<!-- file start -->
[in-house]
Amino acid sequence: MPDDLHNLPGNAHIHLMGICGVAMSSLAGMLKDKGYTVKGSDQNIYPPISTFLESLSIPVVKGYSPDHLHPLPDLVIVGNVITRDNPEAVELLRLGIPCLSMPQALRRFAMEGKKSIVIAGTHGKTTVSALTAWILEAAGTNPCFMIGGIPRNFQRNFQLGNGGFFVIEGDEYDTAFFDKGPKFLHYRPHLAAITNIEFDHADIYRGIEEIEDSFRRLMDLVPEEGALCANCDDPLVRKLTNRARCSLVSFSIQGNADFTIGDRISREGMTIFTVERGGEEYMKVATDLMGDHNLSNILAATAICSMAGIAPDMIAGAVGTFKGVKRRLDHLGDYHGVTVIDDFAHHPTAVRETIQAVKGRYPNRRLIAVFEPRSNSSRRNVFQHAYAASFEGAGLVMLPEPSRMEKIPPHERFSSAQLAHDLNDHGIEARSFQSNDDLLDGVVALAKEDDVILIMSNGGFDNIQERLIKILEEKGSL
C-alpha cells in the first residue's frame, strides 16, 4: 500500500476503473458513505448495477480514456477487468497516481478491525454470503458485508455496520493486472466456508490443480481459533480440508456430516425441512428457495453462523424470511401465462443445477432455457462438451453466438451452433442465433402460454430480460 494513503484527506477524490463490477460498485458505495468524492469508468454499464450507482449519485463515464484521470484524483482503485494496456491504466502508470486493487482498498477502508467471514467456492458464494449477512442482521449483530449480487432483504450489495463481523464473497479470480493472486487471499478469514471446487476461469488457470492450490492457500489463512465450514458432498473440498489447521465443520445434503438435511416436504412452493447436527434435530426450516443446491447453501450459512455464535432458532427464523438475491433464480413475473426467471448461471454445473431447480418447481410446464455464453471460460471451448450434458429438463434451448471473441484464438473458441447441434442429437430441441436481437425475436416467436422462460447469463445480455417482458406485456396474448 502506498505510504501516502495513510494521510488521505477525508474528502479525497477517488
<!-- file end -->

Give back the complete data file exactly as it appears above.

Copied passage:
[in-house]
Amino acid sequence: MPDDLHNLPGNAHIHLMGICGVAMSSLAGMLKDKGYTVKGSDQNIYPPISTFLESLSIPVVKGYSPDHLHPLPDLVIVGNVITRDNPEAVELLRLGIPCLSMPQALRRFAMEGKKSIVIAGTHGKTTVSALTAWILEAAGTNPCFMIGGIPRNFQRNFQLGNGGFFVIEGDEYDTAFFDKGPKFLHYRPHLAAITNIEFDHADIYRGIEEIEDSFRRLMDLVPEEGALCANCDDPLVRKLTNRARCSLVSFSIQGNADFTIGDRISREGMTIFTVERGGEEYMKVATDLMGDHNLSNILAATAICSMAGIAPDMIAGAVGTFKGVKRRLDHLGDYHGVTVIDDFAHHPTAVRETIQAVKGRYPNRRLIAVFEPRSNSSRRNVFQHAYAASFEGAGLVMLPEPSRMEKIPPHERFSSAQLAHDLNDHGIEARSFQSNDDLLDGVVALAKEDDVILIMSNGGFDNIQERLIKILEEKGSL
C-alpha cells in the first residue's frame, strides 16, 4: 500500500476503473458513505448495477480514456477487468497516481478491525454470503458485508455496520493486472466456508490443480481459533480440508456430516425441512428457495453462523424470511401465462443445477432455457462438451453466438451452433442465433402460454430480460 494513503484527506477524490463490477460498485458505495468524492469508468454499464450507482449519485463515464484521470484524483482503485494496456491504466502508470486493487482498498477502508467471514467456492458464494449477512442482521449483530449480487432483504450489495463481523464473497479470480493472486487471499478469514471446487476461469488457470492450490492457500489463512465450514458432498473440498489447521465443520445434503438435511416436504412452493447436527434435530426450516443446491447453501450459512455464535432458532427464523438475491433464480413475473426467471448461471454445473431447480418447481410446464455464453471460460471451448450434458429438463434451448471473441484464438473458441447441434442429437430441441436481437425475436416467436422462460447469463445480455417482458406485456396474448 502506498505510504501516502495513510494521510488521505477525508474528502479525497477517488